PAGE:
Photo of a male and female student studying with books and laptops.

Hello, happy people! I hope your summers are being spent tanning, relaxing, Netflix-ing, and starting your college planning. ….What? Too soon, you say? It’s never too soon! Just because school isn’t in session doesn’t mean you should put off your application process! It can be as simple as creating a CommonApp account, deciding what to write your essay about, or even narrowing down which schools you’ll apply to come fall.

For your application to NYU, you will apply directly to a program within one of our 10 undergraduate colleges. Dean Shawn Abbott gave some advice last fall about selecting programs and alternate programs of interest on your application.

But with 230+ majors and minors….how do you decide on just one?

Choosing a major will involve a lot of tab-opening and comparing programs within NYU. That’s okay! Research is good! Check out the advice from one of our student bloggers earlier this year with how to pick your major. Remember that a major will typically involve 8-10 courses, or 32-40 credits, depending on the program.

Once you are offered admission and become an NYU student in the fall, you can start the discussion with your academic advisor about a possible double major….or even taking on a minor!

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To put it simply, NYU students can only select a secondary major within the College of Arts and Science. If your main academic interests are in the other nine colleges at NYU, I’d recommend you apply to that program as your primary, especially if it involves an artistic review.

Of course, selecting a double-major will depend on which program you’re admitted to. For example, students in The School of Professional Studies are not able to double major, given the program’s curriculum and requirements.

And keep in mind that most undergraduates declare their majors during their sophomore (second) year. You will typically have some flexibility to explore the academic options within your college while fulfilling your Core Curriculum requirements.

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As per our Undergraduate Advisement website,

“…rules for majors, double major/minor and other special programs vary by school and field of study. Cross-school minors, majors, and combined degrees are not offered or applicable in all schools/divisions. The decision to add a second major or minor may involve the need for prerequisite coursework, registration for additional terms of study, or other factors that should be considered carefully. Advisors can help students understand their options and make informed choices as part of an integrated overall plan.”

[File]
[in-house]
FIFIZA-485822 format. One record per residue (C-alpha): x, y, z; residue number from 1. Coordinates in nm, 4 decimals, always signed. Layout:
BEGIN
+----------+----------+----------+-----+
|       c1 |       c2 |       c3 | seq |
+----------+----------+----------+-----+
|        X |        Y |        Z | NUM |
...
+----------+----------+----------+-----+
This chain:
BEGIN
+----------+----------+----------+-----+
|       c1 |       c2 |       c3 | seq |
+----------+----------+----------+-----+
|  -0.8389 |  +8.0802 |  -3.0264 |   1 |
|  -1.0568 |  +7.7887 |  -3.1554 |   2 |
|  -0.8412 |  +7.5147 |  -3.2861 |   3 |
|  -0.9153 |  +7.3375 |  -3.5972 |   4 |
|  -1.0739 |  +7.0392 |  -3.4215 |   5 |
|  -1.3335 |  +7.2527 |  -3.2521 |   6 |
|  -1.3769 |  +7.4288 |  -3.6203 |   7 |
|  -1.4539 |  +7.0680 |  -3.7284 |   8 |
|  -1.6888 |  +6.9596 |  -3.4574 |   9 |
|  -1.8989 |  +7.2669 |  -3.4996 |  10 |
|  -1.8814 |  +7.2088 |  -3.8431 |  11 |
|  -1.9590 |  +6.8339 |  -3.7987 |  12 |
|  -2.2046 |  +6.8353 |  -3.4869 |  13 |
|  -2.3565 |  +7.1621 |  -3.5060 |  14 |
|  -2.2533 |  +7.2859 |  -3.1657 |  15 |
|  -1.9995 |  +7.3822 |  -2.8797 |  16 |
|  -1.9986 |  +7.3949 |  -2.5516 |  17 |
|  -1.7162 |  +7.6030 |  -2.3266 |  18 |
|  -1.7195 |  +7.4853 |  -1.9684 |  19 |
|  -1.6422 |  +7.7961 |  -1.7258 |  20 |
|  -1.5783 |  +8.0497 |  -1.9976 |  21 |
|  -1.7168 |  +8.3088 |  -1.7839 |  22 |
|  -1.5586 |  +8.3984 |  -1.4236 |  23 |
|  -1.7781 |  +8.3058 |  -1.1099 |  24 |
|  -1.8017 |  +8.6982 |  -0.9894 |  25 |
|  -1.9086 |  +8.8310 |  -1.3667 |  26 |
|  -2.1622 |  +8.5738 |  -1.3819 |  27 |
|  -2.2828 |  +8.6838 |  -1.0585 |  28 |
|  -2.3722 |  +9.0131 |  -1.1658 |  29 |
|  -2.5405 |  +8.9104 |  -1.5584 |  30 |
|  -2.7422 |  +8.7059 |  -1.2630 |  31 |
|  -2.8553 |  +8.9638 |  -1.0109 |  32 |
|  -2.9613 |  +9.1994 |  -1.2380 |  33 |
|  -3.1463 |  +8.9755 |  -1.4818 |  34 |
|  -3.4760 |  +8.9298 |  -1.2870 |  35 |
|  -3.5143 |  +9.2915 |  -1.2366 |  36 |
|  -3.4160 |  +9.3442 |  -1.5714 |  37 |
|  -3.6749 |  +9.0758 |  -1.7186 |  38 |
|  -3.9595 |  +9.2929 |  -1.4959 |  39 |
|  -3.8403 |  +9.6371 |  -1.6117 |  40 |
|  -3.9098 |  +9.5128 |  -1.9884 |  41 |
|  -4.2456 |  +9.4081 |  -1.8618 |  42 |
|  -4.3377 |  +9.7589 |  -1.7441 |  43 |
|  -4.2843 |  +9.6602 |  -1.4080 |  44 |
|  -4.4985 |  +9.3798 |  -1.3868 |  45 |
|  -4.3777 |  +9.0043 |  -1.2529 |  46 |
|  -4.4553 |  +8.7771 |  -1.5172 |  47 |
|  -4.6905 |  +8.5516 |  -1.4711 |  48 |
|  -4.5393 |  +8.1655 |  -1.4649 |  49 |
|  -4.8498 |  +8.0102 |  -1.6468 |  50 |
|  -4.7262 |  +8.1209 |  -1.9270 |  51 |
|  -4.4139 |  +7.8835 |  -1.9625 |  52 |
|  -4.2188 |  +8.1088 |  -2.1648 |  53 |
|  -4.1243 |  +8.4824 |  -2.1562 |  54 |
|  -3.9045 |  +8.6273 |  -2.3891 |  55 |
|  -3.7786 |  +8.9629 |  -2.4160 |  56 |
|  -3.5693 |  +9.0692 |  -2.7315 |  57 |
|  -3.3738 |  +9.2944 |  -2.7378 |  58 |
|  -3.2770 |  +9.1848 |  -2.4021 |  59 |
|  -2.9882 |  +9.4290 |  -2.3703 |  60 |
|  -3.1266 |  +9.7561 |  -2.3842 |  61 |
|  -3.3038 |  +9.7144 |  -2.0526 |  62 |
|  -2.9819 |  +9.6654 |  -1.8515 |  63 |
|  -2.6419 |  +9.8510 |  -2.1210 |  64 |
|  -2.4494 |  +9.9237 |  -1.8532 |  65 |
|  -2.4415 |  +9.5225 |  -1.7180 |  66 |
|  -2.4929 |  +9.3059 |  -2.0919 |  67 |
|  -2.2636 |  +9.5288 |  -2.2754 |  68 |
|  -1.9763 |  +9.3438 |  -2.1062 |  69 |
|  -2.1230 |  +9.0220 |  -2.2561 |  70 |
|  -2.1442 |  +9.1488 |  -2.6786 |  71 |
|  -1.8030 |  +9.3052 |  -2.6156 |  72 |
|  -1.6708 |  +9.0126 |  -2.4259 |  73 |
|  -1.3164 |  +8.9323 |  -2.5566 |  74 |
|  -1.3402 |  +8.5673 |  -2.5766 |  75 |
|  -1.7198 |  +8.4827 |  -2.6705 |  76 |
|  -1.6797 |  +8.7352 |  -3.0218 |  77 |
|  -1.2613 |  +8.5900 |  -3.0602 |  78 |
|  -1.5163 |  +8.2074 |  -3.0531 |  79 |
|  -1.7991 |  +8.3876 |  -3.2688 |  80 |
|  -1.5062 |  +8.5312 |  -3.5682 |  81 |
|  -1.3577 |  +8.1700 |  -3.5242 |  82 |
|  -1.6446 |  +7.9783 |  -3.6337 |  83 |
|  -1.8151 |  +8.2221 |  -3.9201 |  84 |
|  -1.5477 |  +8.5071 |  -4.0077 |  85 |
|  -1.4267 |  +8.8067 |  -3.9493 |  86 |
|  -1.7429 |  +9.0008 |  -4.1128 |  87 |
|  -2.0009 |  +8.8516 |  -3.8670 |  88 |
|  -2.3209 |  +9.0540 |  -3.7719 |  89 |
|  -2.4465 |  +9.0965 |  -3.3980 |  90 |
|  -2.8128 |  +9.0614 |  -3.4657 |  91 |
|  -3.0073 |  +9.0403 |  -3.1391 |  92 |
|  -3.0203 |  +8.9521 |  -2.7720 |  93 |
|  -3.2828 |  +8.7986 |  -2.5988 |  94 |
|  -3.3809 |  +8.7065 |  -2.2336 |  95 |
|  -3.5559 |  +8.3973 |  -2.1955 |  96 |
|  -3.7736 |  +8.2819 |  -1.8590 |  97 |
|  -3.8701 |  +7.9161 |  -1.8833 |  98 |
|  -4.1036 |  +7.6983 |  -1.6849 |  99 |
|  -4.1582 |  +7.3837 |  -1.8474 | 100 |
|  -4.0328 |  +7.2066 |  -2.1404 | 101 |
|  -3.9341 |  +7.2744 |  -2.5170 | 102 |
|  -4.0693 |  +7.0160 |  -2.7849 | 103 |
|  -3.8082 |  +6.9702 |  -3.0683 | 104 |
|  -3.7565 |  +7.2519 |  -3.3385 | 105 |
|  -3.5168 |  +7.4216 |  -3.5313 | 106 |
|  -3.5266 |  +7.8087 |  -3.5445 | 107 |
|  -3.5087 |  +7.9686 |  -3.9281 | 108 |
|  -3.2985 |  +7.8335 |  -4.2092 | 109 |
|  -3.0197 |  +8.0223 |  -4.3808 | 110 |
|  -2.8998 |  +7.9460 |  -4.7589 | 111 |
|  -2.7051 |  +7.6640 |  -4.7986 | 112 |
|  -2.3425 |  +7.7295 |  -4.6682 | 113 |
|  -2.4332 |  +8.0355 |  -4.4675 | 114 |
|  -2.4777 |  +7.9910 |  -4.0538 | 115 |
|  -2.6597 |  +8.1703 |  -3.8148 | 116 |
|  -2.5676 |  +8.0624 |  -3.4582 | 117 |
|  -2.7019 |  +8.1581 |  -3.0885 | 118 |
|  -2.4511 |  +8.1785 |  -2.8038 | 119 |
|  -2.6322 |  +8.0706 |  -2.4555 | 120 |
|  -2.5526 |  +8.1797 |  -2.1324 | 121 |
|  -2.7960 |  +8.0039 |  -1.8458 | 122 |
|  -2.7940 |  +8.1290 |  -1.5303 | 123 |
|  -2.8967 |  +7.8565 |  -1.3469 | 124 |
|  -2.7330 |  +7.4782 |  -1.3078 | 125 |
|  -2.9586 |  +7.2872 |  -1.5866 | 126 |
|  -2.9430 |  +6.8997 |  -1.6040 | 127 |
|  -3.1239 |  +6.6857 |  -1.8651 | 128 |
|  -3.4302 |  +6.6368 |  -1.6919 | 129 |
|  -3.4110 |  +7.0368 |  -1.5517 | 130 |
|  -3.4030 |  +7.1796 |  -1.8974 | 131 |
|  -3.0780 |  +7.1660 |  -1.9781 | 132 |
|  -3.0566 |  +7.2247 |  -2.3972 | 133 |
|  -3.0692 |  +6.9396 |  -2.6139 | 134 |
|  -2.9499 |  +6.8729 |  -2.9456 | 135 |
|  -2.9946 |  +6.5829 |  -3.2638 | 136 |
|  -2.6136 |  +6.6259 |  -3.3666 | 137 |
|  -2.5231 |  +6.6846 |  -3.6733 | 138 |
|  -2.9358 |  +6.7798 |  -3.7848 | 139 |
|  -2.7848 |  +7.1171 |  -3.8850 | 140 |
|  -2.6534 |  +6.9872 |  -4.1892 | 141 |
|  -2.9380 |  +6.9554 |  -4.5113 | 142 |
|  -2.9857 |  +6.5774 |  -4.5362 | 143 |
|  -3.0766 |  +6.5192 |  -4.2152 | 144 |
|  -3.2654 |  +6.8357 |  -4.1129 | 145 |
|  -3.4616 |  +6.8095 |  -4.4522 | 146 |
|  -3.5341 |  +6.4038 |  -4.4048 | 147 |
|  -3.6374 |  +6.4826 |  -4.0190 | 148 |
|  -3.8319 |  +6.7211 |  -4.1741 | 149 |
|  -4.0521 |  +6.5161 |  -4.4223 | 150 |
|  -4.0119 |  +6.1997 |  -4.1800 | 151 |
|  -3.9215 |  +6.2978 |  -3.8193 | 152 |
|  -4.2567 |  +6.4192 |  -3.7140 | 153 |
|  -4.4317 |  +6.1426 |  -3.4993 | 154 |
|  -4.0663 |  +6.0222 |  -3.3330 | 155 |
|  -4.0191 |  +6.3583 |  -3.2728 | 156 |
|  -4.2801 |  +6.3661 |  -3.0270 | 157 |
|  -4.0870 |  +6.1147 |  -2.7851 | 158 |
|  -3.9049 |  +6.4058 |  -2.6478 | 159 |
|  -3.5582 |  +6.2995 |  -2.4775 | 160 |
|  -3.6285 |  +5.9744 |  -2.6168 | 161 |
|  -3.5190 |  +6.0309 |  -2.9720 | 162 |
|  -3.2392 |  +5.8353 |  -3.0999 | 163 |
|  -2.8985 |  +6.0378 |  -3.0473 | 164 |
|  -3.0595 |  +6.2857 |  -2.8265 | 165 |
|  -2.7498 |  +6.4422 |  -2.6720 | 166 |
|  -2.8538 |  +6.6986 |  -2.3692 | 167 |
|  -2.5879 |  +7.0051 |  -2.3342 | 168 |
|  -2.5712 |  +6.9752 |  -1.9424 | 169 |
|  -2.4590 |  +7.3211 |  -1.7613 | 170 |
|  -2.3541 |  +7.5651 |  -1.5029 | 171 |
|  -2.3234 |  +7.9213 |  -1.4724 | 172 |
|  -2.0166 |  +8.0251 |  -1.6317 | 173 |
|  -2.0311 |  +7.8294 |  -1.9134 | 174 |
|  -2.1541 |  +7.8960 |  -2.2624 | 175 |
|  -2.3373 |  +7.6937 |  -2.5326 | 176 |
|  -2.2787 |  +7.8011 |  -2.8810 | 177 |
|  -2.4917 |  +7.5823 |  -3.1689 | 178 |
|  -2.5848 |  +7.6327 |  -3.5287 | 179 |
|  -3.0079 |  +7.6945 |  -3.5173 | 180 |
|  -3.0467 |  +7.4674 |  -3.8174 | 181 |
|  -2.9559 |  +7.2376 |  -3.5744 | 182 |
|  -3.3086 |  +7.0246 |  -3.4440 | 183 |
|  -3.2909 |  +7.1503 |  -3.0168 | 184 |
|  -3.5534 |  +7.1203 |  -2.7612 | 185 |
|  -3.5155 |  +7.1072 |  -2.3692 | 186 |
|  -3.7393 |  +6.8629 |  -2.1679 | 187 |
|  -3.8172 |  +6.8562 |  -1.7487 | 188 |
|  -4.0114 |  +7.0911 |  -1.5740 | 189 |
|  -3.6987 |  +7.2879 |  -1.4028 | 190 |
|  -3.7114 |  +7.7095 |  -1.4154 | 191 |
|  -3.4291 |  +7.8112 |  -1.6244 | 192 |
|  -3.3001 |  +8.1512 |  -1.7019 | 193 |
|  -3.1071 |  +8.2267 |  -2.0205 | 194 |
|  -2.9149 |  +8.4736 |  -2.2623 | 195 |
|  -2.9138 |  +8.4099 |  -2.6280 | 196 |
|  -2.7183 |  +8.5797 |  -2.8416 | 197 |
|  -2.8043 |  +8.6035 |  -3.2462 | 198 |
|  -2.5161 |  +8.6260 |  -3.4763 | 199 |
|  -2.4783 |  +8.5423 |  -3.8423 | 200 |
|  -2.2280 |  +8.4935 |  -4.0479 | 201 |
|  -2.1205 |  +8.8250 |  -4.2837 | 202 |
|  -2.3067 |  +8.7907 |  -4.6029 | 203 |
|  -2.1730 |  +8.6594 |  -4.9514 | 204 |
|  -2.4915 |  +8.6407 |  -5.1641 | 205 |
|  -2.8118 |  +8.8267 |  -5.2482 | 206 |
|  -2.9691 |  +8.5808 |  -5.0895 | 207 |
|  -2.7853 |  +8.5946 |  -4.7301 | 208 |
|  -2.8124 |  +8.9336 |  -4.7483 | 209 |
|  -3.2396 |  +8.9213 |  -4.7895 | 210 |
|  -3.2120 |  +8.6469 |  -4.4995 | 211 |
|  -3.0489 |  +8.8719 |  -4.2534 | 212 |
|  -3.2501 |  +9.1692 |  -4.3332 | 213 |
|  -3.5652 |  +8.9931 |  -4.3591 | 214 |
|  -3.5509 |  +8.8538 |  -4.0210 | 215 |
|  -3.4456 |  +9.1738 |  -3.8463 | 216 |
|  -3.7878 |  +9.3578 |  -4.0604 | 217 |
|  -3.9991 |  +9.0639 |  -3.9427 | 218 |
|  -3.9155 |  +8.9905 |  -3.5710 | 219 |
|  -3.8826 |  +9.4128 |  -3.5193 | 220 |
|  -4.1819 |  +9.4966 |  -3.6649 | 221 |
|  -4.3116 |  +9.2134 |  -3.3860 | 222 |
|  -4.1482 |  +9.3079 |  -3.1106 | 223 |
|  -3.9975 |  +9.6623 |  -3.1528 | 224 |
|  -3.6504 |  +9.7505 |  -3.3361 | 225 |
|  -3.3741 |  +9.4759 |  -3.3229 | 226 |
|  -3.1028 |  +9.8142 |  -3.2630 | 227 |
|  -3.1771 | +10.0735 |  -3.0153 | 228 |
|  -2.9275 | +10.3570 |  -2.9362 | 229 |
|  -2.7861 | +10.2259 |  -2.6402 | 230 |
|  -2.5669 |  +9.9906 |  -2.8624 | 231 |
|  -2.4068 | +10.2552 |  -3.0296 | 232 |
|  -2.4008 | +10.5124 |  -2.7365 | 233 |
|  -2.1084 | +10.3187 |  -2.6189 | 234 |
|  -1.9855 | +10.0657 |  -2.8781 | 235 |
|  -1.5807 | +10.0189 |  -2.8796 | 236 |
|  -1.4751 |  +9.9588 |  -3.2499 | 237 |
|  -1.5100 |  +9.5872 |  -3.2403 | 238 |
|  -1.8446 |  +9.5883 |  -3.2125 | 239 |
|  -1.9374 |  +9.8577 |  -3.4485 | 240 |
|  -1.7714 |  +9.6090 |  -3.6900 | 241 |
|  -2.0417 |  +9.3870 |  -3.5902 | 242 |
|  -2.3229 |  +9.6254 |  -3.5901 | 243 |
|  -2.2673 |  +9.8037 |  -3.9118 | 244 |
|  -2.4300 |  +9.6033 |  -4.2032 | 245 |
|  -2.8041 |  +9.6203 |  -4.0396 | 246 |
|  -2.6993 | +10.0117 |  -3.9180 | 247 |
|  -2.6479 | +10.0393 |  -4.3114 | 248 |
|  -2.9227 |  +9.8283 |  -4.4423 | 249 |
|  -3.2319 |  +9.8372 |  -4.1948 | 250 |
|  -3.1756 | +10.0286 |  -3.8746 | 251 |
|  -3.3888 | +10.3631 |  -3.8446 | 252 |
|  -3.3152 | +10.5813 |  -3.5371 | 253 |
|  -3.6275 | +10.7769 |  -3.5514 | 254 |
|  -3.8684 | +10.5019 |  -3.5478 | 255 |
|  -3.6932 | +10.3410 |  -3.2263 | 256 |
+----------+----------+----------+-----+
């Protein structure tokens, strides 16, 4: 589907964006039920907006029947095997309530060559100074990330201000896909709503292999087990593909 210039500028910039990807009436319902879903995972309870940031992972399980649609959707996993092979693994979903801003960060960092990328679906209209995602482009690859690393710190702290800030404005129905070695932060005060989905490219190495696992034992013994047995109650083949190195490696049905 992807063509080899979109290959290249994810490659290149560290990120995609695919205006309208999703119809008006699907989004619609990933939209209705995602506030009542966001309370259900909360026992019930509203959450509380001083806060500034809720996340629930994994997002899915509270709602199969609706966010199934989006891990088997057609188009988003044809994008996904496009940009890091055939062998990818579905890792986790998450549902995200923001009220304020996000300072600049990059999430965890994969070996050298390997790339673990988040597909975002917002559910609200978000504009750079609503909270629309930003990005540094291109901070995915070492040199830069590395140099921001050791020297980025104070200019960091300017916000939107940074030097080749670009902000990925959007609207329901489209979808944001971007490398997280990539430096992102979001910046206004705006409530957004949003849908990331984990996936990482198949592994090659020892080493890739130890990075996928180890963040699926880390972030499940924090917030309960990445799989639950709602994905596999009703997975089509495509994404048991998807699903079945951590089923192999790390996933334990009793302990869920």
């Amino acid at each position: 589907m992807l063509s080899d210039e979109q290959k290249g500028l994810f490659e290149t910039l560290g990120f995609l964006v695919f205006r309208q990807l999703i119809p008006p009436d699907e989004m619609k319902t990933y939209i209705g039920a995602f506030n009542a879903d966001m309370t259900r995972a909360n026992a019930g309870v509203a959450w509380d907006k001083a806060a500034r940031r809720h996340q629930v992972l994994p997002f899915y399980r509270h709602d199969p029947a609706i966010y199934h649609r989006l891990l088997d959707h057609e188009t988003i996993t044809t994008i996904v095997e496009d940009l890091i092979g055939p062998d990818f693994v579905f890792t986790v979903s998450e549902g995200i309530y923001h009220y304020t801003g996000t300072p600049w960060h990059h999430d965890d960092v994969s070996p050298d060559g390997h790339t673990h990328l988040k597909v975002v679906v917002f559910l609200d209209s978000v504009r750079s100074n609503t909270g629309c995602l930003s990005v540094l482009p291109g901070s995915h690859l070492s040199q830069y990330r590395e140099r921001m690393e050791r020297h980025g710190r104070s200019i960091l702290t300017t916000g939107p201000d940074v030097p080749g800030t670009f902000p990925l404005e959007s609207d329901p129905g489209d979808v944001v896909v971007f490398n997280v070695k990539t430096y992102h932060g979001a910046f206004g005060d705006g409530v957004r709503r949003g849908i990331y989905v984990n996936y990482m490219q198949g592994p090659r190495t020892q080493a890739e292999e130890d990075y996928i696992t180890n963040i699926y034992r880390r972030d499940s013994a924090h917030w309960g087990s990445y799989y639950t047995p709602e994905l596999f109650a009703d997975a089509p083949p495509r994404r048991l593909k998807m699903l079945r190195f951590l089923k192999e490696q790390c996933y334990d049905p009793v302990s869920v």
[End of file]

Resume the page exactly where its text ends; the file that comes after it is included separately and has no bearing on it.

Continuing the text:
With cross-school minors, you can certainly select one from a college other than your own. Think of minors as “complementary” to your major’s coursework, to “allow you to diversify your undergraduate studies, pursue other passions, and enhance your professional preparedness.” Minors typically consist of 4-5 courses (16-20 credits) in a particular subject.

So if you want to graduate with two majors, it’s going to involve some early planning on your and your advisor’s part. But we believe in you!

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On a final note, remember that your major should NOT define or confine you (one of my favorite quotes from a student Ambassador, and basically my mantra for life).

Whether you have a particular career in mind post-graduation or you’re just looking to nerd out about a subject (or two!) that you love, your undergraduate coursework is your own. Deciding on a major/double major/minor is no picnic, but it’s a soul-searching adventure that will leave you much more academically fulfilled than ever before.

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Hope that helps alleviate some ‘major’ confusion (ba dum BSSHH)! As always, if you have more questions about majors and anything I’ve mentioned, give us a call or send an email!

Phoebe Kingsak is senior assistant director at Undergraduate Admissions. She is a proud alum of CAS (Journalism/Cinema Studies FTW) and is working on her second master’s—this time from NYU’s Wagner Graduate School of Public Service. She enjoys hosting trivia, keeping Pokemon Go in business, and trying to make “Po-Mo” (portrait mode) a thing. She is a displaced Texan currently residing in Brooklyn with her dog, Betty.